There are several more close to us (I live in Rockbridge County too): My favorite and the most reasonable is the Mennonite nursery (Milmont) in Stuarts Draft. Right now they have a sale on trees, shrubs and perennials and fall annuals. They have a beautiful selection of fall mums too. Just follow Route 11 north to Greenville and take a right across from the Pilot station onto Route 340 to Stuarts Draft. Stuarts Draft is a small town and is about five to eight miles from Route 11. Milmont will be on your right approximately 3/4 mile after you have passed through the intersection of Route 608 and 340. You can also make a day of it and visit Waynesboro. Just continue on Route 340 (after taking a right from Milmont) and you will shortly be in Waynesboro. Follow 340 all the way to Route 250 and take a left at that intersection. About 1/2 mile on the left you will find Waynesboro Garden Center where you will find large trees, shrubs, perennials, annuals, a nice garden shop with two levels. Farther west on Route 250 is Fishersville with a place called I think is called the The Village Garden Center(just look for a big red barn on your right) with more trees, shrubs, perennials and annuals. Ask for directions there to Viette's (it's not far from Route 250). From Viette's you could then go north to Shreckhise (sp?) Nurseries in Verona for trees, shrubs, p's and a's which is not too far off of Route 11 and from there to Harrisonburg (also on Route 11) there is a nice placed called Hess Greenhouse which sells mums, pumpkins, perennials, annuals, grasses, etc.(look for the huge windmill). And by the way, in Harrisonburg on October 6th at the arboretum at James Madison University there will be a bulb sale (Brent and Becky's Bulbs)! The web site for the arboretum can be found at the web site for JMU. That ought to keep you busy for a while. I know of more but they are farther away over Afton Mountain. Just email me at and I will give you better directions and details. Happy plant hunting! By the way, you are in Zone 6 so don't get too many tropicals before you figure out where your microclimates are.

    Bookmark   September 25, 2006 at 9:11PM
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the_virginian(Zone 7 NoVA)

I doubt many local nurseries will have cold hardy palms, bananas and citrus like our friend from down under is looking for. Pungo Palms will have them all, even those that will make it in Zone 6. I am in a hard Zone 7 with some years coming very close to Zone 6 and my success has been great.

    Bookmark   September 26, 2006 at 3:45PM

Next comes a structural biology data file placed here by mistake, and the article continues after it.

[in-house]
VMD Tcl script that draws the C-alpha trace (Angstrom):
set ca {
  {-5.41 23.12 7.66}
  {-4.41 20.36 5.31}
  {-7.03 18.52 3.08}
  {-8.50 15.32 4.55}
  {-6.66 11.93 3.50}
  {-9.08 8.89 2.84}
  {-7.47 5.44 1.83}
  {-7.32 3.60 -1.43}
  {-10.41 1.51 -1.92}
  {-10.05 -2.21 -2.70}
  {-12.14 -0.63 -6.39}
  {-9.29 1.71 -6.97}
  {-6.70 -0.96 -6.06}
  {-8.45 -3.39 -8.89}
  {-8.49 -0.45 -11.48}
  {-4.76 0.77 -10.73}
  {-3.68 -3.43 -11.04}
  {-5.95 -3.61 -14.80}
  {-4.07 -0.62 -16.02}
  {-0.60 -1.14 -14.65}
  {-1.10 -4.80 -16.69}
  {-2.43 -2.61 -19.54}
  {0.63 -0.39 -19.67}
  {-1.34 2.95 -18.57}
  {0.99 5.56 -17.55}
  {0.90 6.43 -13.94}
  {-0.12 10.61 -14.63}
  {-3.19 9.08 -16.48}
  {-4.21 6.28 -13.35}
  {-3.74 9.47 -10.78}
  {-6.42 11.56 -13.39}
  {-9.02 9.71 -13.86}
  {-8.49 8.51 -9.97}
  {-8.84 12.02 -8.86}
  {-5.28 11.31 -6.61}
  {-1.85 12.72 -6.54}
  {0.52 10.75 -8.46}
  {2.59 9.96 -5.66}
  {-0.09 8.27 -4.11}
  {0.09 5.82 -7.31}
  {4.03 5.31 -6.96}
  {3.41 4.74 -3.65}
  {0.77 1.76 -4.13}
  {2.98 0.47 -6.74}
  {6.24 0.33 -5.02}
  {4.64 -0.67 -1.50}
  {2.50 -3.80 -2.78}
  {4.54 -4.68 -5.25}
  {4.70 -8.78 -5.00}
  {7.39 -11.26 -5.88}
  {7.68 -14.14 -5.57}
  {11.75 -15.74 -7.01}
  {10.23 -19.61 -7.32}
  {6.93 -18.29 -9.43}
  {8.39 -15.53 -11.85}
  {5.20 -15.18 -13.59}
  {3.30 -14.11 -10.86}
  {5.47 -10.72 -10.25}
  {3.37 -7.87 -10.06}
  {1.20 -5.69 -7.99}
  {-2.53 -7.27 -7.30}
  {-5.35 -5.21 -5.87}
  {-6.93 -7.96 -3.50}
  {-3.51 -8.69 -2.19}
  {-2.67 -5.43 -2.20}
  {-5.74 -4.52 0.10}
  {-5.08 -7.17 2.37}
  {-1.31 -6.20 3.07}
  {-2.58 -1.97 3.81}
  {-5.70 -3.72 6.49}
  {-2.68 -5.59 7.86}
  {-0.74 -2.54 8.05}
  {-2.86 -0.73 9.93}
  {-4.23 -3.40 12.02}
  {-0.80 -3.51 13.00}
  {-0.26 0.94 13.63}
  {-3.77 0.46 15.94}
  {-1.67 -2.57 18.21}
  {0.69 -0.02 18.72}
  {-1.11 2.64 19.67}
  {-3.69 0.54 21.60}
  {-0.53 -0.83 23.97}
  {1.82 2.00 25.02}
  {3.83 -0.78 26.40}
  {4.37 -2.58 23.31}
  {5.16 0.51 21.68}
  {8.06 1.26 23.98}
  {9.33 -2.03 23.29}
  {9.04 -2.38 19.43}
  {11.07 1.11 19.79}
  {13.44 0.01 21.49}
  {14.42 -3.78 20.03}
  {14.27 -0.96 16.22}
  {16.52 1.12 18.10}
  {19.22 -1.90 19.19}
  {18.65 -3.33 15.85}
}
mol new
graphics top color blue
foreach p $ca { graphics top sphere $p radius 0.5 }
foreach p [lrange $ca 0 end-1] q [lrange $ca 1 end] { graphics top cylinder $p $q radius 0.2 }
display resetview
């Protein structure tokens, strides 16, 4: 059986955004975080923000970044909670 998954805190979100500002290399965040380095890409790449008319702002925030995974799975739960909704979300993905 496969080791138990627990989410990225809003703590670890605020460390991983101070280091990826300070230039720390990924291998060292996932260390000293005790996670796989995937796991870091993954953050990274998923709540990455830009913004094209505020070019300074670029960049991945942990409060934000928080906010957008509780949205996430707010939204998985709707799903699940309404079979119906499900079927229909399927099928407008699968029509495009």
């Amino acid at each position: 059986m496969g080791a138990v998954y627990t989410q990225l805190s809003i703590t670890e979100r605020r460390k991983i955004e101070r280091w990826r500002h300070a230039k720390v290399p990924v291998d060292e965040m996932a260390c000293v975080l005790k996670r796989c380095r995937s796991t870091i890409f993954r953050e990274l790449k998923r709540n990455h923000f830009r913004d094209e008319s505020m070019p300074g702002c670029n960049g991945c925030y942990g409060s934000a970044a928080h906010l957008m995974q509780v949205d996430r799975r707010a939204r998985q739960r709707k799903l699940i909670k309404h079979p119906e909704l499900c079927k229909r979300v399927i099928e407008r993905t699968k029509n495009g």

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Madaussie, sounds like you need to check out Windmill Outback Nursery in Louisa, VA. Mike probably has all the Eucalyptus you'd ever want and is extremely knowledgeable. However, it's pretty tough to get them to grow in our Zone, believe me we've tried without success!

Here is a link that might be useful: Windmill Outback Nursery aka Australia Plants

    Bookmark   September 28, 2006 at 6:18AM
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We could probably grow snowgums but I dont fancy such huge gums in my yard. Ive done more research and mostly given up a lot of what I wanted to grow. I'll settle for things that will grown rather than hope to grow :)

thanks for the link the windmill outback nursery looks interestng.

    Bookmark   September 28, 2006 at 1:07PM
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harryvetch(Cent.VA/ Zone 7)

Viette's is the place to go, check out his website, they also have scheduled afternoon lectures & workshops. It is a pretty ride, well worth the effort.

    Bookmark   September 29, 2006 at 8:53PM
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Hi!Welcome to Virginia. I left there 4 yrs ago, but lived just below you (over the mtn. to the east from Buchanan). We'd built a loghome there. Missed family back up north so returned. I cried the first time I tried to garden in that red clay but you'll be amazed at what grows there. I really miss the longer climate there. It's cold in Connecticut!
Yes...I'd say definitely go north to Vietes. On Saturdays he has a gardening program on the radio...and a wide variety of things at his place.Also check out Greenbriar Nursery of Roanoke. There were several small-private garden places I used to attend. Roanoke has a daylily Auction every June (wonderful).
I grew passion vine that went up over the roof of the log home so you can do it too. Figs will grow. And it's so easy to begin cherry pits, peaches, plums etc and have fast fruit.
I left 3/4 of my gardens behind. One day hope to return to see how they've abused what I've left (frown)
Lexington is a nice sweet town...shops & all, being a college town. I often drove up there.
Gardenweb is so useful...stay tuned and everyone will help.
Margie (formerly Loghomelady)

    Bookmark   October 24, 2006 at 2:46PM
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Eucalyptus cinerea will grow well in Central Virginia, despite what the experts say. We've got several over six feet in our yard. They survive into the teens with some damage, which is easily pruned in the spring and fosters new growth. Citrus will not survive. There are some that do well in pots and produce fruit if placed outside during spring and summer. Just watch out for frost. We have a Japanese kumquat (Nagami, I think) which produces massive amounts of fruit well into December indoors, after spending the spring and summer outdoors. Parks Seed and Parks Landscapes are excellent sources of tropicals.

Here is a link that might be useful: Our Eucalyptus in Virginia

    Bookmark   May 20, 2010 at 8:56AM